Chuck Strawn on how to help students

What happens if a professor feels like something is off about a student, if the student is missing classes frequently, not turning in work? What if a coach thinks that a member of the team is acting out of character?

What about another student? What if a friend seems different, and not necessarily in a good way? What does that person do?

The Student Support Team, otherwise known as the SST, is a program at Seattle Pacific University under the purview of Dean Chuck Strawn. The SST supports students who are struggling in some way, and is a resource that is available to professors, students and faculty.

“It allows us to know and build on great relationships that students may have in order to get them whatever support they need,” Strawn said. “Sometimes it’s academics, sometimes it’s financial, sometimes it’s emotional health, sometimes its family, all kinds of different things.”

The team connects students to the resources they need to be successful at the university, and is a method to connect students to the university itself.

The SST is comprised of a number representatives that come from different branches of the university’s programs. There are members from the Counseling Center, the Health Center, Student Life, the Provost’s Office, the Center for Learning, Off-campus Resident Life, the Multi-ethnic Programs Office, International Student Services, Campus Safety and Campus Ministries.

The growing number of faculty on the team encourages more ways for students to receive help. As the team expands, it means that there are more resources for faculty members to help their students with.

“Our goal is to have a resource [for] faculty and staff who have a student and don’t know how to interact with that student or don’t know how to support and engage that student,” Strawn said.

In many ways, the team is helping faculty help their students.

It is like this: if SPU is a computer, SST is not the software itself, but the technology behind the software that makes the computer function well.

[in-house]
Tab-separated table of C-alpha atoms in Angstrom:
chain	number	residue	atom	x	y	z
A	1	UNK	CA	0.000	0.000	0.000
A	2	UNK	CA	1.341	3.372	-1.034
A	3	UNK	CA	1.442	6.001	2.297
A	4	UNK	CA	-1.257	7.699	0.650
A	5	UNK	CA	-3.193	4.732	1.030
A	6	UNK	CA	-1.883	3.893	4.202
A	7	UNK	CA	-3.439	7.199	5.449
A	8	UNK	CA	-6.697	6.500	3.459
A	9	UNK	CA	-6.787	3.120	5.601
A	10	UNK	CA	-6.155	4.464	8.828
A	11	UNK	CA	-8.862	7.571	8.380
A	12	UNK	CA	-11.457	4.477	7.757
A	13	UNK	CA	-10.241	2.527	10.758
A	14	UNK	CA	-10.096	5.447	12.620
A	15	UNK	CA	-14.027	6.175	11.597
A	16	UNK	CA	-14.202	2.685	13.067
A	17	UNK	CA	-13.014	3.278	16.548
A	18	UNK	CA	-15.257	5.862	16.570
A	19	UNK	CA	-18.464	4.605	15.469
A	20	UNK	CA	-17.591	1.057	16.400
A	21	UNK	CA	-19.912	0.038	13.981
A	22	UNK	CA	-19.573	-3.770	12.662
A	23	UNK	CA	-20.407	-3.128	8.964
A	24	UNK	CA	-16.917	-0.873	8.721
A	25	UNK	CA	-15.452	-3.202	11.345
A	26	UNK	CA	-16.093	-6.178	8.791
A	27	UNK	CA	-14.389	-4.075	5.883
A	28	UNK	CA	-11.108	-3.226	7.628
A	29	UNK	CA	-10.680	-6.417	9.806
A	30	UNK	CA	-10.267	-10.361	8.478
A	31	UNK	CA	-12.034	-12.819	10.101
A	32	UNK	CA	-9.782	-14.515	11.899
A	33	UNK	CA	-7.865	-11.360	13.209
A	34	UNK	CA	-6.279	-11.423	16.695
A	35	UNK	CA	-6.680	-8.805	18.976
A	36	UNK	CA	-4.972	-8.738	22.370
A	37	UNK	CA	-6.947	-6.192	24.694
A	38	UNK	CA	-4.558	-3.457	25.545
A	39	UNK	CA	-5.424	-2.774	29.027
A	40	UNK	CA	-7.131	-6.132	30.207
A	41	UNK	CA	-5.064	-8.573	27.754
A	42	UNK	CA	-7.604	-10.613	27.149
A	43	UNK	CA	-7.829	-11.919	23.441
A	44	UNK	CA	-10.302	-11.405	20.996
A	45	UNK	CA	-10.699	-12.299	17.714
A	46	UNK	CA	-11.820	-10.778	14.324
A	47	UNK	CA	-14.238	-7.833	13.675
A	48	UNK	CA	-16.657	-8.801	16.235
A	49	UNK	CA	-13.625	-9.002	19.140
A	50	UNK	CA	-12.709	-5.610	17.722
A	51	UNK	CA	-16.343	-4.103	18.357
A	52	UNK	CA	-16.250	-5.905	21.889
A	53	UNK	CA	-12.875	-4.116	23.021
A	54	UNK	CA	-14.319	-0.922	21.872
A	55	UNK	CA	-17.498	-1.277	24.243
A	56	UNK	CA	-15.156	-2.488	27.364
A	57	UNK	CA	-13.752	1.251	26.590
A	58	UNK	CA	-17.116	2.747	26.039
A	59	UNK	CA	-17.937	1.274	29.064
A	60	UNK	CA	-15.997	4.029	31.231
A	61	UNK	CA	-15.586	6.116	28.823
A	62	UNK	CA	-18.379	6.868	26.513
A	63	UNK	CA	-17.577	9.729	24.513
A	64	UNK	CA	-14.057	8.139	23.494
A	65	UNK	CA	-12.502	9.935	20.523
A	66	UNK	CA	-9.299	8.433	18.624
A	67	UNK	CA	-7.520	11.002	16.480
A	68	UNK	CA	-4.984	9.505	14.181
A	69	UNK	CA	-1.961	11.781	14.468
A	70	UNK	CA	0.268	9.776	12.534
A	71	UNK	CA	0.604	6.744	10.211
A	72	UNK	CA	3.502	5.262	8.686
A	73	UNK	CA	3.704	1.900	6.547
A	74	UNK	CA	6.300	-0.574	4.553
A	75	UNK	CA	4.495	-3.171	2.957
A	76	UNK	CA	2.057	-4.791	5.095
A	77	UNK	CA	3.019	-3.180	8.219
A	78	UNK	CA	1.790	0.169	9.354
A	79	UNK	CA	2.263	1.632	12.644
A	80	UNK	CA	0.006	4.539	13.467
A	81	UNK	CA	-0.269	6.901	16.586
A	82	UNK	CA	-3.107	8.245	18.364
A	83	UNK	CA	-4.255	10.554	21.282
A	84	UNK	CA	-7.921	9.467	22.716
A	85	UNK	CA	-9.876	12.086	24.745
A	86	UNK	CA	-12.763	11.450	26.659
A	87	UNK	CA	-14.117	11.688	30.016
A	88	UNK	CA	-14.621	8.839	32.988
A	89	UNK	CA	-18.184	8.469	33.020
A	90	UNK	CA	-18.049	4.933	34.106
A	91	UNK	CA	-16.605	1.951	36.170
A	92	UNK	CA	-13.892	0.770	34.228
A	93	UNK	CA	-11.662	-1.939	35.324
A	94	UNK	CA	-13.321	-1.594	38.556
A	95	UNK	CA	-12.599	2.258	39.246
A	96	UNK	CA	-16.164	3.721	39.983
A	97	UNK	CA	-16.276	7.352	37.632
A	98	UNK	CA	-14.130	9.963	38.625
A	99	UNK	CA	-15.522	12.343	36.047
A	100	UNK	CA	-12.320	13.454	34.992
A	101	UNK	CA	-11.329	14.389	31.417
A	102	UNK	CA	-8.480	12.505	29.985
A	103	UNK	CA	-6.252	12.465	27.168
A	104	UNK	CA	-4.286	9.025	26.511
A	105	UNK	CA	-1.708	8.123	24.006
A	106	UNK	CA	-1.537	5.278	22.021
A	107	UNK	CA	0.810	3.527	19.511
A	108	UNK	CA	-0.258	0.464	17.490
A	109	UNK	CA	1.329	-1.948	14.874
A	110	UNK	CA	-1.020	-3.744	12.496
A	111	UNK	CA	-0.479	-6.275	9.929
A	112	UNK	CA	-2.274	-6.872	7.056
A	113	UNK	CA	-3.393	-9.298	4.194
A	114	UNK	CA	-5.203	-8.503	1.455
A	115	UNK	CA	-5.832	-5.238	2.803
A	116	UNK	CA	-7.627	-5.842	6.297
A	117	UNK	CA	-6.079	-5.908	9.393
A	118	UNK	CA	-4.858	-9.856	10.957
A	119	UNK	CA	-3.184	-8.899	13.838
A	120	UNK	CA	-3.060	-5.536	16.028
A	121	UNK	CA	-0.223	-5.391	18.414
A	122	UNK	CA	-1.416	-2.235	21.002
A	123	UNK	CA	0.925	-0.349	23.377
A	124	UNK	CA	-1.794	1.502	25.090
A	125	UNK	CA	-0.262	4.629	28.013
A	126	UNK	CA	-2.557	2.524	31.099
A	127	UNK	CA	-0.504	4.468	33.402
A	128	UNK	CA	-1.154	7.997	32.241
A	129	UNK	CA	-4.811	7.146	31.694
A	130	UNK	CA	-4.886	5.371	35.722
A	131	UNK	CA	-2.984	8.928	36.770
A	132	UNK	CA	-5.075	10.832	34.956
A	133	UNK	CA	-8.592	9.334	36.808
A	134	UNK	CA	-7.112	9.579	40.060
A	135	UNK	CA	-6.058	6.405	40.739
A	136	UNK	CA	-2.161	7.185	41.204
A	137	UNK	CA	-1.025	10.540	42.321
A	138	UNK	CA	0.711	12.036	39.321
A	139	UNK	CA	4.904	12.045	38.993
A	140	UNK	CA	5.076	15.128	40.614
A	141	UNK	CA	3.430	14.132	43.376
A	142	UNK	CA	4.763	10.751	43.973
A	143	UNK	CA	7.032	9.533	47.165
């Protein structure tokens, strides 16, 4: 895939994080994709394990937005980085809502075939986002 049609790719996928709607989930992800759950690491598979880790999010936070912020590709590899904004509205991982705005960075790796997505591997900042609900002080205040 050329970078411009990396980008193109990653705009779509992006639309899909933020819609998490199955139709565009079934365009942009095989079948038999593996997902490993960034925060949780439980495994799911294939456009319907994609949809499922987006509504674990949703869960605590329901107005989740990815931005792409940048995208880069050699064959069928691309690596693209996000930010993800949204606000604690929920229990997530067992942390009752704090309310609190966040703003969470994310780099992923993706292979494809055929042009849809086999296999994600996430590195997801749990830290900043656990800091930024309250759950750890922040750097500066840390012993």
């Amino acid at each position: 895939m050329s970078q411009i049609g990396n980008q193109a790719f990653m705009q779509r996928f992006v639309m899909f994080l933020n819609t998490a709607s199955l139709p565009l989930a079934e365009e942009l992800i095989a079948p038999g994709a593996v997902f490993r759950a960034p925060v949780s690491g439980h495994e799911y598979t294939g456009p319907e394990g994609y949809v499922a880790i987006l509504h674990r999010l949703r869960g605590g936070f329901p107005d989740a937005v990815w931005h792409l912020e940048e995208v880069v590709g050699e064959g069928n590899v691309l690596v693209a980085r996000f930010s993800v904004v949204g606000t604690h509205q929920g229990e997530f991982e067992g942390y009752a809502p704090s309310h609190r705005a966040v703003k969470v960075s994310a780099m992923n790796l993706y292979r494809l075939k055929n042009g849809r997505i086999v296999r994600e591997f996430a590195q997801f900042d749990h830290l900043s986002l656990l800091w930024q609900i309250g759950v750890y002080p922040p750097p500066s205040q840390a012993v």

While the different members of the team all act as a bridge between faculty and students, it also acts as a way to reveal a potential conflict.

“It could very well be that a faculty member is sharing something with us that we didn’t know, and we don’t see in one place, and helps us step in,” Strawn said. “Or it could very well be that a faculty shares something with us that we already do know, and it gives us another piece of information about what’s going on for a student.”

At the same time, the SST is a program that can inform students on what they can do to help themselves.

“It’s a resource to make sure students are aware of and getting the support that they need if they don’t already do that,” said Strawn.

Strawn described these resources as spread on a table. The “food” is there and SST is at the table with the students to help them identify what they need continue to the process of healing, changing, growing, or all three.

Though all stated in hypotheticals, Strawn explained that the kinds of situations the team assist in come with a range of complications and nuances specific to the student.

Something like a small academic misstep could seem astronomical to one student while financial instability could seem like nothing to another. It is not about whose situation is more dire, it is about the impact the situation has on the student.

Though this is a great resource for students to learn about themselves, understand their lives, or grow into a better version of themselves outside of the context of the school, it is fair to say there is also a level of bureaucracy wrapped up in the program.

In the program’s defense, it comes with the territory of being associated with a university.

“As much as this is a student thing, it’s also a retention thing — we want students to graduate. So, we have to help the individual and help their academic journey.”

The SST can come across as a Big Brother type entity, reaching its fingers into everything on and off campus. But when asked about where the line between whose problem needs addressing and whose problem does not, a question that would be asked of a program like this at other schools, Strawn said, “Every student deserves to be helped, but the help looks different.”

His response speaks to how well-intentioned Strawn and the program is.
Whether or not it feels like other parts of administration at the university have an agenda, it would appear as though SST may not.

The goal of Strawn and his team is the betterment of the students, all kinds of students from all kinds of backgrounds. The team wants students to know that help is available if it feels needed. It will not be forced upon them, but it is there, and that is what matters.

“Now we’ve got this opportunity and ability to support them [students] in ways that allow them to thrive.”

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